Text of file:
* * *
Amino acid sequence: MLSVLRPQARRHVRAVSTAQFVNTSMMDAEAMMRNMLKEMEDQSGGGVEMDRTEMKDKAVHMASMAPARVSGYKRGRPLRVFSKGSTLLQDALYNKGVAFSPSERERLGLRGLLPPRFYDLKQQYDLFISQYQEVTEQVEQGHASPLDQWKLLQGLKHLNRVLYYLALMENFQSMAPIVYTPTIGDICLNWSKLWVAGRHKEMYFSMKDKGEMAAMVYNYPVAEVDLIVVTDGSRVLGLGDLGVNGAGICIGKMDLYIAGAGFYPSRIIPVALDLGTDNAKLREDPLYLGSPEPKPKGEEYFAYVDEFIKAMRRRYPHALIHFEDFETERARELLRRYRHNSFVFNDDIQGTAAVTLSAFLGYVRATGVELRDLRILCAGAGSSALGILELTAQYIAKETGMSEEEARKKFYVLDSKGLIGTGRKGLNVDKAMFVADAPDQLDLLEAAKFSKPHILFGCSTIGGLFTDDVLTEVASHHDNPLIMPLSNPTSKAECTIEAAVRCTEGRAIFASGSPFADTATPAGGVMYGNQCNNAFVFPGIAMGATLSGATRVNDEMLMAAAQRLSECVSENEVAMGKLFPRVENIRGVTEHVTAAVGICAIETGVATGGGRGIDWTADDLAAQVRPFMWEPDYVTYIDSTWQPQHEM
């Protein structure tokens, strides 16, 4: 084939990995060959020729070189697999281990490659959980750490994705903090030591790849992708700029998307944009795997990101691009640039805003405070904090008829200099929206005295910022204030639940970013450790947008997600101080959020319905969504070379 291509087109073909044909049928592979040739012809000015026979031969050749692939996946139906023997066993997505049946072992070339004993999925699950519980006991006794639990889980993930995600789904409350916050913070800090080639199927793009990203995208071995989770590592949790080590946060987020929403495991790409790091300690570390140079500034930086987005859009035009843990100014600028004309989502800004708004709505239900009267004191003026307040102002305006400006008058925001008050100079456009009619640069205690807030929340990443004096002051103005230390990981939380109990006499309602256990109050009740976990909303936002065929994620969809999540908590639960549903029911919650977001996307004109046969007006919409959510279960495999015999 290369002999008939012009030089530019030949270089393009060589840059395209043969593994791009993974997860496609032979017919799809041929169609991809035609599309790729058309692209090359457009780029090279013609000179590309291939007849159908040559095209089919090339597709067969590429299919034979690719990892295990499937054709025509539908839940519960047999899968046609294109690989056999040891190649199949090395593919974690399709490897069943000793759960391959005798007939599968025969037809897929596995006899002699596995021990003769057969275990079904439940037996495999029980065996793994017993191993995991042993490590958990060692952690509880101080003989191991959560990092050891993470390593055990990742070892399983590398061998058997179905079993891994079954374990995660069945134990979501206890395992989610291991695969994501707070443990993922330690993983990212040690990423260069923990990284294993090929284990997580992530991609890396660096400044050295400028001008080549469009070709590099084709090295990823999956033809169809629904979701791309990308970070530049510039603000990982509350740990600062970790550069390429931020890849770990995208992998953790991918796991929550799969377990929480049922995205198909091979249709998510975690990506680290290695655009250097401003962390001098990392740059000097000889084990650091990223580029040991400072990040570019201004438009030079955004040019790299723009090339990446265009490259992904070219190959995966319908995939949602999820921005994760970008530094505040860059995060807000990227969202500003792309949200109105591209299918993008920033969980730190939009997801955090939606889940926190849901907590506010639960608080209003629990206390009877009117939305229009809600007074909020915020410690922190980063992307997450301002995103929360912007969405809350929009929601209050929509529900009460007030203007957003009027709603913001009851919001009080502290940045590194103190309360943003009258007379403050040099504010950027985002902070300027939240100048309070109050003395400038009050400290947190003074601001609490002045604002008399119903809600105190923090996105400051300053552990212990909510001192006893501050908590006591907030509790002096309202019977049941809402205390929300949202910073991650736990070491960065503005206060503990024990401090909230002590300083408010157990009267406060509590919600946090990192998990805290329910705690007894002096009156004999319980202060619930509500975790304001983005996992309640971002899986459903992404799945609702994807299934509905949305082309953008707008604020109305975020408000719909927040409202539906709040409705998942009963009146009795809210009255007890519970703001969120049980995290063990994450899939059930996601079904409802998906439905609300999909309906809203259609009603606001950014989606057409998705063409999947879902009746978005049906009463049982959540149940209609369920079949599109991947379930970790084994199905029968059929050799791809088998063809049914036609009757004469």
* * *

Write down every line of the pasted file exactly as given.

Amino acid sequence: MLSVLRPQARRHVRAVSTAQFVNTSMMDAEAMMRNMLKEMEDQSGGGVEMDRTEMKDKAVHMASMAPARVSGYKRGRPLRVFSKGSTLLQDALYNKGVAFSPSERERLGLRGLLPPRFYDLKQQYDLFISQYQEVTEQVEQGHASPLDQWKLLQGLKHLNRVLYYLALMENFQSMAPIVYTPTIGDICLNWSKLWVAGRHKEMYFSMKDKGEMAAMVYNYPVAEVDLIVVTDGSRVLGLGDLGVNGAGICIGKMDLYIAGAGFYPSRIIPVALDLGTDNAKLREDPLYLGSPEPKPKGEEYFAYVDEFIKAMRRRYPHALIHFEDFETERARELLRRYRHNSFVFNDDIQGTAAVTLSAFLGYVRATGVELRDLRILCAGAGSSALGILELTAQYIAKETGMSEEEARKKFYVLDSKGLIGTGRKGLNVDKAMFVADAPDQLDLLEAAKFSKPHILFGCSTIGGLFTDDVLTEVASHHDNPLIMPLSNPTSKAECTIEAAVRCTEGRAIFASGSPFADTATPAGGVMYGNQCNNAFVFPGIAMGATLSGATRVNDEMLMAAAQRLSECVSENEVAMGKLFPRVENIRGVTEHVTAAVGICAIETGVATGGGRGIDWTADDLAAQVRPFMWEPDYVTYIDSTWQPQHEM
């Protein structure tokens, strides 16, 4: 084939990995060959020729070189697999281990490659959980750490994705903090030591790849992708700029998307944009795997990101691009640039805003405070904090008829200099929206005295910022204030639940970013450790947008997600101080959020319905969504070379 291509087109073909044909049928592979040739012809000015026979031969050749692939996946139906023997066993997505049946072992070339004993999925699950519980006991006794639990889980993930995600789904409350916050913070800090080639199927793009990203995208071995989770590592949790080590946060987020929403495991790409790091300690570390140079500034930086987005859009035009843990100014600028004309989502800004708004709505239900009267004191003026307040102002305006400006008058925001008050100079456009009619640069205690807030929340990443004096002051103005230390990981939380109990006499309602256990109050009740976990909303936002065929994620969809999540908590639960549903029911919650977001996307004109046969007006919409959510279960495999015999 290369002999008939012009030089530019030949270089393009060589840059395209043969593994791009993974997860496609032979017919799809041929169609991809035609599309790729058309692209090359457009780029090279013609000179590309291939007849159908040559095209089919090339597709067969590429299919034979690719990892295990499937054709025509539908839940519960047999899968046609294109690989056999040891190649199949090395593919974690399709490897069943000793759960391959005798007939599968025969037809897929596995006899002699596995021990003769057969275990079904439940037996495999029980065996793994017993191993995991042993490590958990060692952690509880101080003989191991959560990092050891993470390593055990990742070892399983590398061998058997179905079993891994079954374990995660069945134990979501206890395992989610291991695969994501707070443990993922330690993983990212040690990423260069923990990284294993090929284990997580992530991609890396660096400044050295400028001008080549469009070709590099084709090295990823999956033809169809629904979701791309990308970070530049510039603000990982509350740990600062970790550069390429931020890849770990995208992998953790991918796991929550799969377990929480049922995205198909091979249709998510975690990506680290290695655009250097401003962390001098990392740059000097000889084990650091990223580029040991400072990040570019201004438009030079955004040019790299723009090339990446265009490259992904070219190959995966319908995939949602999820921005994760970008530094505040860059995060807000990227969202500003792309949200109105591209299918993008920033969980730190939009997801955090939606889940926190849901907590506010639960608080209003629990206390009877009117939305229009809600007074909020915020410690922190980063992307997450301002995103929360912007969405809350929009929601209050929509529900009460007030203007957003009027709603913001009851919001009080502290940045590194103190309360943003009258007379403050040099504010950027985002902070300027939240100048309070109050003395400038009050400290947190003074601001609490002045604002008399119903809600105190923090996105400051300053552990212990909510001192006893501050908590006591907030509790002096309202019977049941809402205390929300949202910073991650736990070491960065503005206060503990024990401090909230002590300083408010157990009267406060509590919600946090990192998990805290329910705690007894002096009156004999319980202060619930509500975790304001983005996992309640971002899986459903992404799945609702994807299934509905949305082309953008707008604020109305975020408000719909927040409202539906709040409705998942009963009146009795809210009255007890519970703001969120049980995290063990994450899939059930996601079904409802998906439905609300999909309906809203259609009603606001950014989606057409998705063409999947879902009746978005049906009463049982959540149940209609369920079949599109991947379930970790084994199905029968059929050799791809088998063809049914036609009757004469």